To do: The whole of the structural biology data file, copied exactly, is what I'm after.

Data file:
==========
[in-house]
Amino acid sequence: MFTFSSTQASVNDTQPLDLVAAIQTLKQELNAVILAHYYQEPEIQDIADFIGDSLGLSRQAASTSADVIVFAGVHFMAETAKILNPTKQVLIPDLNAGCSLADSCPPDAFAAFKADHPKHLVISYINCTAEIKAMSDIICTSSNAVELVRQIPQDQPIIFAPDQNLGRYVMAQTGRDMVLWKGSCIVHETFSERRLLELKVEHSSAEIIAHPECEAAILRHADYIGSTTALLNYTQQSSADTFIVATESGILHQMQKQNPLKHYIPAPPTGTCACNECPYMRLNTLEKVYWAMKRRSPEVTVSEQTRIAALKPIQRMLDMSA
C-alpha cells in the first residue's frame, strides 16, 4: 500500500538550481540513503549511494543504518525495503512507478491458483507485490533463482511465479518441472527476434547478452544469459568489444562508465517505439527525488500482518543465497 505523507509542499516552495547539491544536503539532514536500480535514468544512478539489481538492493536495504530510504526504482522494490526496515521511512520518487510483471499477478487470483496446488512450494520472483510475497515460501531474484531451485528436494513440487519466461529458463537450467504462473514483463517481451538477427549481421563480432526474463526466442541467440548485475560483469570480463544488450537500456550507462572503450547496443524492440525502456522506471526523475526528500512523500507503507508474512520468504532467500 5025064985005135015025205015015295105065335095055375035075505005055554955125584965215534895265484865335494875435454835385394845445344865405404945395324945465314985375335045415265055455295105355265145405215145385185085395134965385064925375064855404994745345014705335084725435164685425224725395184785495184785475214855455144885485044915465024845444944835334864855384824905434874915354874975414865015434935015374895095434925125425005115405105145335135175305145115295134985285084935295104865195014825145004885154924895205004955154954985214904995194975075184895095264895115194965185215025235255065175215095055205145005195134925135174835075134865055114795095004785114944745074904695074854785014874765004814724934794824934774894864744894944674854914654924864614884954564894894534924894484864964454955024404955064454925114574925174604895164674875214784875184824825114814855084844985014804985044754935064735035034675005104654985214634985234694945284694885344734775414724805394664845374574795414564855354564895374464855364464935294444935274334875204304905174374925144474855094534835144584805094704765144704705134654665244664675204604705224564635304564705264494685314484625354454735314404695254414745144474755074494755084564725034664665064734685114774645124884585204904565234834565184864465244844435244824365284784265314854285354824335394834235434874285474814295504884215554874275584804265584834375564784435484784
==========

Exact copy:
[in-house]
Amino acid sequence: MFTFSSTQASVNDTQPLDLVAAIQTLKQELNAVILAHYYQEPEIQDIADFIGDSLGLSRQAASTSADVIVFAGVHFMAETAKILNPTKQVLIPDLNAGCSLADSCPPDAFAAFKADHPKHLVISYINCTAEIKAMSDIICTSSNAVELVRQIPQDQPIIFAPDQNLGRYVMAQTGRDMVLWKGSCIVHETFSERRLLELKVEHSSAEIIAHPECEAAILRHADYIGSTTALLNYTQQSSADTFIVATESGILHQMQKQNPLKHYIPAPPTGTCACNECPYMRLNTLEKVYWAMKRRSPEVTVSEQTRIAALKPIQRMLDMSA
C-alpha cells in the first residue's frame, strides 16, 4: 500500500538550481540513503549511494543504518525495503512507478491458483507485490533463482511465479518441472527476434547478452544469459568489444562508465517505439527525488500482518543465497 505523507509542499516552495547539491544536503539532514536500480535514468544512478539489481538492493536495504530510504526504482522494490526496515521511512520518487510483471499477478487470483496446488512450494520472483510475497515460501531474484531451485528436494513440487519466461529458463537450467504462473514483463517481451538477427549481421563480432526474463526466442541467440548485475560483469570480463544488450537500456550507462572503450547496443524492440525502456522506471526523475526528500512523500507503507508474512520468504532467500 5025064985005135015025205015015295105065335095055375035075505005055554955125584965215534895265484865335494875435454835385394845445344865405404945395324945465314985375335045415265055455295105355265145405215145385185085395134965385064925375064855404994745345014705335084725435164685425224725395184785495184785475214855455144885485044915465024845444944835334864855384824905434874915354874975414865015434935015374895095434925125425005115405105145335135175305145115295134985285084935295104865195014825145004885154924895205004955154954985214904995194975075184895095264895115194965185215025235255065175215095055205145005195134925135174835075134865055114795095004785114944745074904695074854785014874765004814724934794824934774894864744894944674854914654924864614884954564894894534924894484864964454955024404955064454925114574925174604895164674875214784875184824825114814855084844985014804985044754935064735035034675005104654985214634985234694945284694885344734775414724805394664845374574795414564855354564895374464855364464935294444935274334875204304905174374925144474855094534835144584805094704765144704705134654665244664675204604705224564635304564705264494685314484625354454735314404695254414745144474755074494755084564725034664665064734685114774645124884585204904565234834565184864465244844435244824365284784265314854285354824335394834235434874285474814295504884215554874275584804265584834375564784435484784